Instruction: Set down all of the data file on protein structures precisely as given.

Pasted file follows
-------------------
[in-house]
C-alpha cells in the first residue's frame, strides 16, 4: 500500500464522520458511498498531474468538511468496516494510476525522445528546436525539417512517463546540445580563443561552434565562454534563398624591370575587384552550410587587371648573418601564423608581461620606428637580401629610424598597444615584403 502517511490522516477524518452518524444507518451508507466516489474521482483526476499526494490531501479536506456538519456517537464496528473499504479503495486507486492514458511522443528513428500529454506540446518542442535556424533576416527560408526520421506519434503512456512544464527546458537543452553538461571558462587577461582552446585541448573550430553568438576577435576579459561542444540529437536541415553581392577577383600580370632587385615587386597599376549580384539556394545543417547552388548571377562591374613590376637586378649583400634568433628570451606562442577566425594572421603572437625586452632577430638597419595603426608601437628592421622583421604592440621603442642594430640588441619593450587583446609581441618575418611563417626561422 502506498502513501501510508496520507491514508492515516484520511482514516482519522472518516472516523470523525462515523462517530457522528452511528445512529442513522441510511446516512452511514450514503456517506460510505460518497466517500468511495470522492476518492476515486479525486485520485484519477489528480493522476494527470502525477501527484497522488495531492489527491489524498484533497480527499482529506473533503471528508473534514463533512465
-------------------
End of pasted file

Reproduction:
[in-house]
C-alpha cells in the first residue's frame, strides 16, 4: 500500500464522520458511498498531474468538511468496516494510476525522445528546436525539417512517463546540445580563443561552434565562454534563398624591370575587384552550410587587371648573418601564423608581461620606428637580401629610424598597444615584403 502517511490522516477524518452518524444507518451508507466516489474521482483526476499526494490531501479536506456538519456517537464496528473499504479503495486507486492514458511522443528513428500529454506540446518542442535556424533576416527560408526520421506519434503512456512544464527546458537543452553538461571558462587577461582552446585541448573550430553568438576577435576579459561542444540529437536541415553581392577577383600580370632587385615587386597599376549580384539556394545543417547552388548571377562591374613590376637586378649583400634568433628570451606562442577566425594572421603572437625586452632577430638597419595603426608601437628592421622583421604592440621603442642594430640588441619593450587583446609581441618575418611563417626561422 502506498502513501501510508496520507491514508492515516484520511482514516482519522472518516472516523470523525462515523462517530457522528452511528445512529442513522441510511446516512452511514450514503456517506460510505460518497466517500468511495470522492476518492476515486479525486485520485484519477489528480493522476494527470502525477501527484497522488495531492489527491489524498484533497480527499482529506473533503471528508473534514463533512465